Internet Sales Tax Fairness — Click-Through Nexus — Illinois

Date: 10 Mar 2011 | posted in: Retail | 0 Facebooktwitterredditmail

In Aug. 2014, Illinois passed a law that requires out-of-state sellers to collect and remit state sales taxes if they generate more than $10,000 in sales a year through sales affiliates based in Illinois. The law went into effect in Feb. 2015. It’s a revised version of a 2011 state law that the state Supreme Court struck down, on grounds that it conflicted with the federal Internet Tax Freedom Act. To bring the law in line with federal law, on its second try, the Illinois legislature broadened the law to apply not only to Internet sellers, but also to catalog and mail-order retailers. Additionally, it included language allowing businesses to rebut the “presumption” that a nexus constitutes an in-state presence.

______

The following is an excerpt from Public Act 098-1089.

1.1. A Beginning July 1, 2011, a retailer having a contract with a person located in this State under which the person, for a commission or other consideration based upon the sale of tangible personal property by the retailer, directly or indirectly refers potential customers to the retailer by providing to the potential customers a promotional code or other mechanism that allows the retailer to track purchases referred by such persons. Examples of mechanisms that allow the retailer to track purchases referred by such persons include but are not limited to the use of a link on the person’s Internet website, promotional codes distributed through the person’s hand-delivered or mailed material, and promotional codes distributed by the person through radio or other broadcast media. The provisions of this paragraph 1.1 shall apply only if the cumulative gross receipts from sales of tangible personal property by the retailer to customers who are referred to the retailer by all persons in this State under such contracts exceed $10,000 during the preceding 4 quarterly periods ending on the last day of March, June, September, and December. A retailer meeting the requirements of this paragraph 1.1 shall be presumed to be maintaining a place of business in this State but may rebut this presumption by submitting proof that the referrals or other activities pursued within this State by such persons were not sufficient to meet the nexus standards of the United States Constitution during the preceding 4 quarterly periods.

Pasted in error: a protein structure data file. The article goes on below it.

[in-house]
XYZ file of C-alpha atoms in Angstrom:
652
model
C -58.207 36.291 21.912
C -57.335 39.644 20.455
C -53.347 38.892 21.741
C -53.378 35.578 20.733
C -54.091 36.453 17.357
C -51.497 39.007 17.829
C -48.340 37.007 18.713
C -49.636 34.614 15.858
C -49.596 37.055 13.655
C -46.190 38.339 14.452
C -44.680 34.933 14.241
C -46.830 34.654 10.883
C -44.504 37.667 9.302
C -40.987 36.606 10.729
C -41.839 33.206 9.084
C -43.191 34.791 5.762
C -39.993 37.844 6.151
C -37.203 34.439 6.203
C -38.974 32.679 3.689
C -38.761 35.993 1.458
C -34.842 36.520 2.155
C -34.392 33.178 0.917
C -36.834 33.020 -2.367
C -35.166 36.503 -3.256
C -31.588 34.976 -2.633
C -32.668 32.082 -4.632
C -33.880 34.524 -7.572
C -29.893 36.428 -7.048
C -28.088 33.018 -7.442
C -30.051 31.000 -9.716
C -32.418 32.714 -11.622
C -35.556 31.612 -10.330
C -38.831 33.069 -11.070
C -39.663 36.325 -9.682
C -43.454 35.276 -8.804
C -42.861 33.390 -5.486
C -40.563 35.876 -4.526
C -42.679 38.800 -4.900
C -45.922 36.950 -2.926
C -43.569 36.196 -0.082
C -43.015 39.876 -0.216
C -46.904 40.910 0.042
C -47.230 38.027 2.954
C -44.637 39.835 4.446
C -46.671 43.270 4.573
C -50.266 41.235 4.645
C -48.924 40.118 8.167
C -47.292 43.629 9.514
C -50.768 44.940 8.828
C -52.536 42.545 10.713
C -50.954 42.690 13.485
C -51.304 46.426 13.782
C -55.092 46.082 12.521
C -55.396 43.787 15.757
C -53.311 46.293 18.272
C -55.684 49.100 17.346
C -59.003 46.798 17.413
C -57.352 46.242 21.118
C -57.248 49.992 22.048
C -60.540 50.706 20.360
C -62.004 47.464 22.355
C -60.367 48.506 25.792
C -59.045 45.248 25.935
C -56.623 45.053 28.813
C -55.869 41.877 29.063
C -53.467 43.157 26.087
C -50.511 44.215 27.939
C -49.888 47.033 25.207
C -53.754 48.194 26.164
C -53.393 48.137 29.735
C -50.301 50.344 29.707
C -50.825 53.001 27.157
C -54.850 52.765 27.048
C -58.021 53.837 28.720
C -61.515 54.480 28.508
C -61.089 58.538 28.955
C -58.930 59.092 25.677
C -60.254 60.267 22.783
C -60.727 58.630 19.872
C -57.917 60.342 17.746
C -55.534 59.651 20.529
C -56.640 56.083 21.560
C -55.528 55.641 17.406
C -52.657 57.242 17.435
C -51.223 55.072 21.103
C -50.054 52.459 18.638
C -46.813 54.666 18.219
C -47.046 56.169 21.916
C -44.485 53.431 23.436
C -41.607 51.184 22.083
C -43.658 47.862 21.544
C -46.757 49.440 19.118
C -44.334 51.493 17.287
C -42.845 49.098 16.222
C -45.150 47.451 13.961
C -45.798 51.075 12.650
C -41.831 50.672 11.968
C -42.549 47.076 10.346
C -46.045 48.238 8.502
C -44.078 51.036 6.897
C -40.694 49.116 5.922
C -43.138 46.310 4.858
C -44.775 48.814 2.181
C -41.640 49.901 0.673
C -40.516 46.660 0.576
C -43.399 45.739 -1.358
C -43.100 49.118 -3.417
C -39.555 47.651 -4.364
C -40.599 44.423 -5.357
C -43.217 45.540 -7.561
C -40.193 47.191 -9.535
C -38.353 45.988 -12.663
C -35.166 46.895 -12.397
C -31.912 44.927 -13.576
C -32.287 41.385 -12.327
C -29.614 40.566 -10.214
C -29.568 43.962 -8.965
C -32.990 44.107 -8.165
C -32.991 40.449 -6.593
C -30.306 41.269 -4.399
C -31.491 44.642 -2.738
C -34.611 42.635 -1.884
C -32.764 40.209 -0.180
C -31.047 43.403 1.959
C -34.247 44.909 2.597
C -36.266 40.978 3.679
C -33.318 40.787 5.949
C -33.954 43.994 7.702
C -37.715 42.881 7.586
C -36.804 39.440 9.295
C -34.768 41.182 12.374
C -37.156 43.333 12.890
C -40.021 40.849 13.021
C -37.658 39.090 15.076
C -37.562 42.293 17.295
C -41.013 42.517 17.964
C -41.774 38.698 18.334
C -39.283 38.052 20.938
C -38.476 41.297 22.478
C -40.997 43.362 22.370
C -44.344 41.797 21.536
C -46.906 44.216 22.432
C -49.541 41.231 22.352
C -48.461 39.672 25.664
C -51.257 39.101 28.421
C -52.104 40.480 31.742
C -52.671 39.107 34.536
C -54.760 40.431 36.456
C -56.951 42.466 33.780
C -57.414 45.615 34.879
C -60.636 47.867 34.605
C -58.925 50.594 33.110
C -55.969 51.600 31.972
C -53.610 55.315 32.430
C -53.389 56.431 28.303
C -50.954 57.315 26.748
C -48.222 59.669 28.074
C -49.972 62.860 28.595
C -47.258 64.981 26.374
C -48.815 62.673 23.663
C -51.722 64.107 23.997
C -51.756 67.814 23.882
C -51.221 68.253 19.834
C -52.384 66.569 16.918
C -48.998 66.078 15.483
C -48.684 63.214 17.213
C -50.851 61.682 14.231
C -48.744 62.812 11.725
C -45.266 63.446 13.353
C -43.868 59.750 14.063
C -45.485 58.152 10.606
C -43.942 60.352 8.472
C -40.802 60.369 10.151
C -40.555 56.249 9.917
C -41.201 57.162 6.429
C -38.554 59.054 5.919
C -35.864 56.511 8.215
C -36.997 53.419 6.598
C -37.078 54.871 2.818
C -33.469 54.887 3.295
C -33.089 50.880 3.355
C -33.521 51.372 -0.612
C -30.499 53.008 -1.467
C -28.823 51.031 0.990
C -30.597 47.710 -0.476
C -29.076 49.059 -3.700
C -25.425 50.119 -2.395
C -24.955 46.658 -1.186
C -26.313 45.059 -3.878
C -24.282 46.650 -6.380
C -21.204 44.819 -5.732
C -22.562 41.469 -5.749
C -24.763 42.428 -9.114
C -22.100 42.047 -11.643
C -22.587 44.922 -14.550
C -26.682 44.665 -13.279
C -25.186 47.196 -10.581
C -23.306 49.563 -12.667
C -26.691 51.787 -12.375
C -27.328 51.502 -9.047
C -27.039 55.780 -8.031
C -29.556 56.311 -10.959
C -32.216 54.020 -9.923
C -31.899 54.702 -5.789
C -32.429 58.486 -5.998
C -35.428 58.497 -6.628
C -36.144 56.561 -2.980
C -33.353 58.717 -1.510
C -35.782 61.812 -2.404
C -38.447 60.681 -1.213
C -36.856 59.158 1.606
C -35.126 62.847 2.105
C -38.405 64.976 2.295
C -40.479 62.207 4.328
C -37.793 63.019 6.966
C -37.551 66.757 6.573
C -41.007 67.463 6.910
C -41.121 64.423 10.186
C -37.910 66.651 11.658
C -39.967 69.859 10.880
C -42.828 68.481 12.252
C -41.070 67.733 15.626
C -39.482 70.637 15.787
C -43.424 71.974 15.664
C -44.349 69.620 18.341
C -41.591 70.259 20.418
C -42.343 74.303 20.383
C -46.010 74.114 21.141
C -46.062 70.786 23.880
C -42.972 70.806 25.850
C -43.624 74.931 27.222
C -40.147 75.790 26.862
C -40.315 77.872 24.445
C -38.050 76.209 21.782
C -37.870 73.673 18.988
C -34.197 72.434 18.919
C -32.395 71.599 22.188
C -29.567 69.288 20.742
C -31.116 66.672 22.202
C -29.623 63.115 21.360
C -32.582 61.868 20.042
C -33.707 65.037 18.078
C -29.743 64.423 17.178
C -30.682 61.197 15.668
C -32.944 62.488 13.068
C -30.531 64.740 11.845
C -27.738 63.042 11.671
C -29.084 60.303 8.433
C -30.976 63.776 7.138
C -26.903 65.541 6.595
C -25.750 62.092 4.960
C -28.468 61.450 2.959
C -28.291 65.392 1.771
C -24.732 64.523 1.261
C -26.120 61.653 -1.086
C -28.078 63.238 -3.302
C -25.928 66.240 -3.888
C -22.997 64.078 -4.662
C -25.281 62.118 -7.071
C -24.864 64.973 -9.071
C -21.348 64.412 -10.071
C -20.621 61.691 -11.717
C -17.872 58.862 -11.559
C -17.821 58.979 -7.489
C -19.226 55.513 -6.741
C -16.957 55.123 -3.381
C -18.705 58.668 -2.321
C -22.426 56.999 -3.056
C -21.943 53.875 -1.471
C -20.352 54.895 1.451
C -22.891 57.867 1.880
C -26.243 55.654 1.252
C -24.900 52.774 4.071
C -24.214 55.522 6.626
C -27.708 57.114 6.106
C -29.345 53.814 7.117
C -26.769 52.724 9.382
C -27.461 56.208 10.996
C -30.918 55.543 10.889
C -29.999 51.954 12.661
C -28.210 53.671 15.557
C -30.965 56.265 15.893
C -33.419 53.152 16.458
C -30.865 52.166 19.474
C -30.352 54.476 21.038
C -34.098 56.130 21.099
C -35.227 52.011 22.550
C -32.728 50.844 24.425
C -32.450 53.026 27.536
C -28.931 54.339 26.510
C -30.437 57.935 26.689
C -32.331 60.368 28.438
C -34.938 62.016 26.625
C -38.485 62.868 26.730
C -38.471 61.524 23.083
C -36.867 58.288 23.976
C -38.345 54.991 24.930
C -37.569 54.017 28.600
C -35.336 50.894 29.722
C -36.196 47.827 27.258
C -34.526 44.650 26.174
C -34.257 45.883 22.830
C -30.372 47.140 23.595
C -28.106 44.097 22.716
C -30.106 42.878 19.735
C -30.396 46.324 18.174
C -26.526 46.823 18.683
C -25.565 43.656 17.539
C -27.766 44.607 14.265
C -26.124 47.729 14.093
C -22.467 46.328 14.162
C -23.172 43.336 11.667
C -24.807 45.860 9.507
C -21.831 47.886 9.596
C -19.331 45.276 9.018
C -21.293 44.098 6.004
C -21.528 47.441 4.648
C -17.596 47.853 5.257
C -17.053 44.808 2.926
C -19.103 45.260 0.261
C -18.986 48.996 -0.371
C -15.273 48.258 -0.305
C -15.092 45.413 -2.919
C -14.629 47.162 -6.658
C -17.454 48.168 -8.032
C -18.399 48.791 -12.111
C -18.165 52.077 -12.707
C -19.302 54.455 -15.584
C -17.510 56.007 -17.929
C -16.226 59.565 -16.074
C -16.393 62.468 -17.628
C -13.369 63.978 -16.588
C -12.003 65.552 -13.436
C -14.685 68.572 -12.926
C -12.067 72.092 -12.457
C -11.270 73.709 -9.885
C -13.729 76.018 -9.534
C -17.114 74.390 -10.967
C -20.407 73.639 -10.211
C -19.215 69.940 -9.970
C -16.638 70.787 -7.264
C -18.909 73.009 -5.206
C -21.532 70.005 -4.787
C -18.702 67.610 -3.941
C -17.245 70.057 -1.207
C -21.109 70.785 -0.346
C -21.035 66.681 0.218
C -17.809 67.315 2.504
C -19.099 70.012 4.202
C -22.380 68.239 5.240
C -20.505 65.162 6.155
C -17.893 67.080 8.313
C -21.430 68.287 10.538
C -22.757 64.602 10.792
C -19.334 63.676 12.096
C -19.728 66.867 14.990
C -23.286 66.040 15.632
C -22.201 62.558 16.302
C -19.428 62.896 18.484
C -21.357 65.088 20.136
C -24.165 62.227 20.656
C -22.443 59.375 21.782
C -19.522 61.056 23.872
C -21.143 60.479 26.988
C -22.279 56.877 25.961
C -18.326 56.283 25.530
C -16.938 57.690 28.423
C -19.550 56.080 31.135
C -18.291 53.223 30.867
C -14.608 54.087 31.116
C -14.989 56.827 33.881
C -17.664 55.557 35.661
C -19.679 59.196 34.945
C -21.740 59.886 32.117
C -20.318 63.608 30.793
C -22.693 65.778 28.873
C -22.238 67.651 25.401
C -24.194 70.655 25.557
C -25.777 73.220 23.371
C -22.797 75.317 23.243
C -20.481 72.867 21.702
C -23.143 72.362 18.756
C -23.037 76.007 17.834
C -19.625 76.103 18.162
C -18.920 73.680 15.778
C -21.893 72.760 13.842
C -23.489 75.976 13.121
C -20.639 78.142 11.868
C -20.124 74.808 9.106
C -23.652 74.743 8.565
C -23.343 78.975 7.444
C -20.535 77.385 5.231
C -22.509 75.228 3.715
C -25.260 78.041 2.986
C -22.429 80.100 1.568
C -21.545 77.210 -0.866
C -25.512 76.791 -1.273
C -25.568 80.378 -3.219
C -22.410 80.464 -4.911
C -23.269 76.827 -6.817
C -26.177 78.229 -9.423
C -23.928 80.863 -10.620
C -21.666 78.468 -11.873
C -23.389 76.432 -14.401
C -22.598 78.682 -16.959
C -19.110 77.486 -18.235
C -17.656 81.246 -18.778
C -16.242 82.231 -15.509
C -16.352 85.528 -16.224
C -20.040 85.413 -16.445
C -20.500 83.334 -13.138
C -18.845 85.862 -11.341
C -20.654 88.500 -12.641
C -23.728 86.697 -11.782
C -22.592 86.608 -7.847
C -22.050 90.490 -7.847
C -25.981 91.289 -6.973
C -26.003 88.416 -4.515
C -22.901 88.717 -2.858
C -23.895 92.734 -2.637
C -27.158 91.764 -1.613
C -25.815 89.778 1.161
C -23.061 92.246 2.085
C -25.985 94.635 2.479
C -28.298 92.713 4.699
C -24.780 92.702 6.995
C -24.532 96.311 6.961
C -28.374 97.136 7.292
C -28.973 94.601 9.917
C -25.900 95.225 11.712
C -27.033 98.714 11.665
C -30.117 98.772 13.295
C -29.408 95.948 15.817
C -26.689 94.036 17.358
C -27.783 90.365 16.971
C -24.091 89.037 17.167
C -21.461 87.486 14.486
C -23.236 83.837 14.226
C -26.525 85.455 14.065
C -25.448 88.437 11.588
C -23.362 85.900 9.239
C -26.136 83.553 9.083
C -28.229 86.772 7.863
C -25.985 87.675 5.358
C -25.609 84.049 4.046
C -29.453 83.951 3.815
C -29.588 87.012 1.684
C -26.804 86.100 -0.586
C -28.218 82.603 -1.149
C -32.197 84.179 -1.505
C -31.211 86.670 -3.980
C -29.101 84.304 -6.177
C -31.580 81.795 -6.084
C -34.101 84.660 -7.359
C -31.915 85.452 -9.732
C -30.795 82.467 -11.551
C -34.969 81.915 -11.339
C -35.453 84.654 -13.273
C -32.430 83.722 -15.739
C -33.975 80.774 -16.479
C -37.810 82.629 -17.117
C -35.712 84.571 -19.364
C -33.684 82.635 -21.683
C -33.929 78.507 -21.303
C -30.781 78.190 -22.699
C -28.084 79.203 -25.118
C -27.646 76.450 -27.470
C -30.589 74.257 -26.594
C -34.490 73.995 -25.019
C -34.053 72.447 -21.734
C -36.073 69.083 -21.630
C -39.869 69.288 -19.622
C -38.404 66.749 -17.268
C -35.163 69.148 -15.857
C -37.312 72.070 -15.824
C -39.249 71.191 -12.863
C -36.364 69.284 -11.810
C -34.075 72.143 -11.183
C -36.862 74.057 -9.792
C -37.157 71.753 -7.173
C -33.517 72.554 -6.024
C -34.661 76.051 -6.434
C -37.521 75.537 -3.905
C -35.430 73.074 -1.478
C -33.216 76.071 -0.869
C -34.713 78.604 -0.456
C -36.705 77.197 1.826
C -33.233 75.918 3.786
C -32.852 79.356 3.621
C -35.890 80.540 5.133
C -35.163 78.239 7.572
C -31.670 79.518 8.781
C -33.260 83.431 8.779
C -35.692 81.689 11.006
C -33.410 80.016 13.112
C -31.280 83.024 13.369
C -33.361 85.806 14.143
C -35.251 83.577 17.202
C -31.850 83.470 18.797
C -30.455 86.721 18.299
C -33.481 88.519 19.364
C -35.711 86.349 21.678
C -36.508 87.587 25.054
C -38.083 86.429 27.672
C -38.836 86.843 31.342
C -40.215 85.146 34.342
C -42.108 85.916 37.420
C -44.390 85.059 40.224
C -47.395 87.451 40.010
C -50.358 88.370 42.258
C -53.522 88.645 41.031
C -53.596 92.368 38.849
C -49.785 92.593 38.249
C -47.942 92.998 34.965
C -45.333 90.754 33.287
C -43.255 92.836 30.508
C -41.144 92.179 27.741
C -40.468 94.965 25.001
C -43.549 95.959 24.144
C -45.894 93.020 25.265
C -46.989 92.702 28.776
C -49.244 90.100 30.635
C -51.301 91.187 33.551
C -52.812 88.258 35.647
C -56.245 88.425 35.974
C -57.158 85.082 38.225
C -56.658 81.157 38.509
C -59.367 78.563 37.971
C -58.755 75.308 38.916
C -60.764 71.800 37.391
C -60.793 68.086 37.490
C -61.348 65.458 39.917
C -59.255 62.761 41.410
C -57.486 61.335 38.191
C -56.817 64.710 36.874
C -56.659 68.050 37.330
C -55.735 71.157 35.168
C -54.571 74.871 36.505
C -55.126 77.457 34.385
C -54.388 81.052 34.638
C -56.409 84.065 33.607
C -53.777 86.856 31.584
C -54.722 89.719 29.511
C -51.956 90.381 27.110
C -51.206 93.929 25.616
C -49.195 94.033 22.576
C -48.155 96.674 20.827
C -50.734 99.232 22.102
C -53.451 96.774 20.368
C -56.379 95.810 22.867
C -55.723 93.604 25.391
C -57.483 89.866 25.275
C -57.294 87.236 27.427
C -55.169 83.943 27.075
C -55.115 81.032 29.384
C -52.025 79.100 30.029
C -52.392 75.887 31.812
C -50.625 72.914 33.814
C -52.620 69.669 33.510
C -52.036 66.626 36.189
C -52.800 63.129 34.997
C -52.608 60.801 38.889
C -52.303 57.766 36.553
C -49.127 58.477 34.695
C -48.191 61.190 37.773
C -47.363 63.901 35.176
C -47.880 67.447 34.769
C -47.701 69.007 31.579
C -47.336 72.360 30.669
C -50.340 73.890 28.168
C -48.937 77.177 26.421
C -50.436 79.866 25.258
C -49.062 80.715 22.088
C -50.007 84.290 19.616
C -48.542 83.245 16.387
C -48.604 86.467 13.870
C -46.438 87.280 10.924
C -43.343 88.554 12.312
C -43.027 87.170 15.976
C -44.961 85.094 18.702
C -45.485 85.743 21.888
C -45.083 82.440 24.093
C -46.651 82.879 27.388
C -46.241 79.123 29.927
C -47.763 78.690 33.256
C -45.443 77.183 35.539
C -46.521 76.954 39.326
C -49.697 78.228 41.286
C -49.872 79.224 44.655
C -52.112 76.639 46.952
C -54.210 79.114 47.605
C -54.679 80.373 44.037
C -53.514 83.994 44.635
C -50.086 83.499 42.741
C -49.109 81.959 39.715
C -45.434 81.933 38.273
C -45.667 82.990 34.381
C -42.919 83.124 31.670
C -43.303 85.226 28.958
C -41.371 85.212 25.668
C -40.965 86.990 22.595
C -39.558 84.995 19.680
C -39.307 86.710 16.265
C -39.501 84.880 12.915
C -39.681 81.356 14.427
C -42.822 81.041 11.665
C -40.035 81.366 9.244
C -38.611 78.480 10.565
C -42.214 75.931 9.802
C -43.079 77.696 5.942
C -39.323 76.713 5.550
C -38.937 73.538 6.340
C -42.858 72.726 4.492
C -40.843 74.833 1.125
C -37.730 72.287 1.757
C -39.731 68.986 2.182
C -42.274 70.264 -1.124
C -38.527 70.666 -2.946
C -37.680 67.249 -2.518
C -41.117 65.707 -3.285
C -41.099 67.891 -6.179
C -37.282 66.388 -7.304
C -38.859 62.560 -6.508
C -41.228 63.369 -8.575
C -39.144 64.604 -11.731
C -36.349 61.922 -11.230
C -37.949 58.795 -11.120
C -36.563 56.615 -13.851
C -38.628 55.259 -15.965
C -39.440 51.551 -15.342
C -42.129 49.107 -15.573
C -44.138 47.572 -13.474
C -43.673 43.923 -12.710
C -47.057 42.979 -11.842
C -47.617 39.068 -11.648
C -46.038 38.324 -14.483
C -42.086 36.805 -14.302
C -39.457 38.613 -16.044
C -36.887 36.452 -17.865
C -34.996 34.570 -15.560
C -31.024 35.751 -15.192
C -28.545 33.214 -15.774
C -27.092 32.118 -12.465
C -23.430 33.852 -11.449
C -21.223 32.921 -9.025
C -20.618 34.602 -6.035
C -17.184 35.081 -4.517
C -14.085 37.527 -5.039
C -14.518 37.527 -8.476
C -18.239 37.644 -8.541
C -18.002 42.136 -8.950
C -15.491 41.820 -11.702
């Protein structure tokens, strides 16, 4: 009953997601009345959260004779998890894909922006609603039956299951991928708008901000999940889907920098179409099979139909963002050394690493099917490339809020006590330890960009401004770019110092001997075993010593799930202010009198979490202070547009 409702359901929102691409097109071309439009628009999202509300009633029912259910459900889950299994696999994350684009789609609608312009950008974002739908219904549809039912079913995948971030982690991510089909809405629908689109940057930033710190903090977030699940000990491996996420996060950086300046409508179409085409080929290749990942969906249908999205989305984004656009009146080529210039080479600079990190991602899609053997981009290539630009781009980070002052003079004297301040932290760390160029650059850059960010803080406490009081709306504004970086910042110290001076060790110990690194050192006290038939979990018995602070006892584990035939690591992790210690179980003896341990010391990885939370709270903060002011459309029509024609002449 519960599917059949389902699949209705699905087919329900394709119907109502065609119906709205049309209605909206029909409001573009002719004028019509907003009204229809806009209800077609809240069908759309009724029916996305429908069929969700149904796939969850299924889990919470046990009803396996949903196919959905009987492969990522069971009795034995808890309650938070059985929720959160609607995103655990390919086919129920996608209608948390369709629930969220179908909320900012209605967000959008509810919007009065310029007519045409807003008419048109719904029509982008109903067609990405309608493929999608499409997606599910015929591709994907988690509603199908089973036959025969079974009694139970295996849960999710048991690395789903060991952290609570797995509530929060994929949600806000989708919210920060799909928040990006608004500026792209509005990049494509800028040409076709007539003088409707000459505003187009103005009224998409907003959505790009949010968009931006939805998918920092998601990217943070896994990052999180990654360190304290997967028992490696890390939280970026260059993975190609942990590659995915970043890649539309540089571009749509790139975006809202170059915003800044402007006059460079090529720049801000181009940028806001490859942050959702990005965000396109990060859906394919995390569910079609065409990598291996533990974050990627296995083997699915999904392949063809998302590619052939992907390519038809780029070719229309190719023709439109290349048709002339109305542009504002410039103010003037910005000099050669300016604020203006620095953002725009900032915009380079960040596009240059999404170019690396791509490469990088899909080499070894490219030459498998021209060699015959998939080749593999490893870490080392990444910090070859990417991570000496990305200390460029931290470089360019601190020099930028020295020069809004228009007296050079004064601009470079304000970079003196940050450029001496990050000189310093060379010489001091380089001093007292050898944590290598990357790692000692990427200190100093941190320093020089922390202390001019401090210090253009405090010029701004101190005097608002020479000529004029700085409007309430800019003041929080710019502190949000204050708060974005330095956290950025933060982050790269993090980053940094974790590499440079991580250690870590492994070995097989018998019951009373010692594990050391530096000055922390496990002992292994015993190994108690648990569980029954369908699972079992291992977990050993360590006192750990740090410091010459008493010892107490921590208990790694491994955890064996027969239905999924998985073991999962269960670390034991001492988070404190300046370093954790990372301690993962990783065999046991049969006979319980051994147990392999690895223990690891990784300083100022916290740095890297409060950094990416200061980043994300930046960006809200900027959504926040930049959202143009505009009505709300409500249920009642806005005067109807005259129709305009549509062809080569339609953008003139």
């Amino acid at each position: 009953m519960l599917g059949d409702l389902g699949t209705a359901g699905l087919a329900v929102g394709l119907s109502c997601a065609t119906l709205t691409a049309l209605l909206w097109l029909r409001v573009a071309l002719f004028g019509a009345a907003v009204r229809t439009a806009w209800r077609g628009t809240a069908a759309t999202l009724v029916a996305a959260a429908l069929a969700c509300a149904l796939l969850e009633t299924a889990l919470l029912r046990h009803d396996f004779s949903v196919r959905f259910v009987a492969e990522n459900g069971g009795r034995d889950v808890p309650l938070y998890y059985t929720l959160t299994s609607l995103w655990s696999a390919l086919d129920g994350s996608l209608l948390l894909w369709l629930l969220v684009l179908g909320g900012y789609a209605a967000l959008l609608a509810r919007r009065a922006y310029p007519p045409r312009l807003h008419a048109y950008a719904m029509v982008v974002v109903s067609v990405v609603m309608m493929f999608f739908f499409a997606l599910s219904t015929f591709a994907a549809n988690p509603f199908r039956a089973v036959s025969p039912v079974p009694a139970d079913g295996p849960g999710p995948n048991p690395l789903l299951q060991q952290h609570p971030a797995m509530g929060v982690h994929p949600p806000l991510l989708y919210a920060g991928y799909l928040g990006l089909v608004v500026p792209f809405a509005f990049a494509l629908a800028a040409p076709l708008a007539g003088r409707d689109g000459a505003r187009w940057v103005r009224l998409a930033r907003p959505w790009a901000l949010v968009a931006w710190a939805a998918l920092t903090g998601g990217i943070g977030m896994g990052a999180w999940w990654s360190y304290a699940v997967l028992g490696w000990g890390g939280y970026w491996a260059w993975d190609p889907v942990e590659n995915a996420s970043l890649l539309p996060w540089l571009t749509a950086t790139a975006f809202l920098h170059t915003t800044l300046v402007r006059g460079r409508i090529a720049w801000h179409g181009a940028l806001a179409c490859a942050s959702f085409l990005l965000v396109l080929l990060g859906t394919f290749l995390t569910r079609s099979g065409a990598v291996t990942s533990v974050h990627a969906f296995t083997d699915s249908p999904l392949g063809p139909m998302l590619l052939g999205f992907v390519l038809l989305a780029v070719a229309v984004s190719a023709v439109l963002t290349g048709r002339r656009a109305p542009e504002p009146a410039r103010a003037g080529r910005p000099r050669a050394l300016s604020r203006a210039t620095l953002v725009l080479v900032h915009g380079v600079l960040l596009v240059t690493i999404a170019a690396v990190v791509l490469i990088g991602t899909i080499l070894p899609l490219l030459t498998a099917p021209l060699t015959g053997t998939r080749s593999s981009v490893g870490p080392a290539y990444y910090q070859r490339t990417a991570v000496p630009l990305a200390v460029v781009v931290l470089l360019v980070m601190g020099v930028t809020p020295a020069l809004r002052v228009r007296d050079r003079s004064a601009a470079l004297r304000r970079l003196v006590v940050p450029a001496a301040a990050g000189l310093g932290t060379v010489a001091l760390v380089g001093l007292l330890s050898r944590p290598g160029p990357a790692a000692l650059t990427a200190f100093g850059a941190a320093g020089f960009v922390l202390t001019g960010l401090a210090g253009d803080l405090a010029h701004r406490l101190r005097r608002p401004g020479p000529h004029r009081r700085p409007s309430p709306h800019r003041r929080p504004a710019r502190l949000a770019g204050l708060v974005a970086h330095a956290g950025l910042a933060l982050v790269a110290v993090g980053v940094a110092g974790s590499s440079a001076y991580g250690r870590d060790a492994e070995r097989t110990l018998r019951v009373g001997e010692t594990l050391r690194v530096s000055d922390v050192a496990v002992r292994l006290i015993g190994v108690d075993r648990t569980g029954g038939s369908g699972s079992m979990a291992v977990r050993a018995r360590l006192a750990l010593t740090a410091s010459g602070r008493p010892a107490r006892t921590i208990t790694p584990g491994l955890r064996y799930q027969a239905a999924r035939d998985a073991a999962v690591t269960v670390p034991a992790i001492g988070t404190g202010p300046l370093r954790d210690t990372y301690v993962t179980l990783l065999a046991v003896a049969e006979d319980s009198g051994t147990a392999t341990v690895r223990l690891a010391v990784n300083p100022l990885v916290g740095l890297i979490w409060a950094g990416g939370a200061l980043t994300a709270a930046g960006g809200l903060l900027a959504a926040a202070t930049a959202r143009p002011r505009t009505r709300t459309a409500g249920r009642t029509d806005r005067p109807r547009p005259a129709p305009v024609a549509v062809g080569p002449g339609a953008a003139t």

1.2. Beginning July 1, 2011, a retailer having a contract with a person located in this State under which:

A. the retailer sells the same or substantially similar line of products as the person located in this State and does so using an identical or substantially similar name, trade name, or trademark as the person located in this State; and

B. the retailer provides a commission or other consideration to the person located in this State based upon the sale of tangible personal property by the retailer.

The provisions of this paragraph 1.2 shall apply only if the cumulative gross receipts from sales of tangible personal property by the retailer to customers in this State under all such contracts exceed $10,000 during the preceding 4 quarterly periods ending on the last day of March, June, September, and December.

Follow Stacy Mitchell:
Stacy Mitchell

Stacy Mitchell is co-director of the Institute for Local Self-Reliance, and directs its Independent Business Initiative, which partners with a wide range of allies to implement policies that counter concentrated power and strengthen local economies.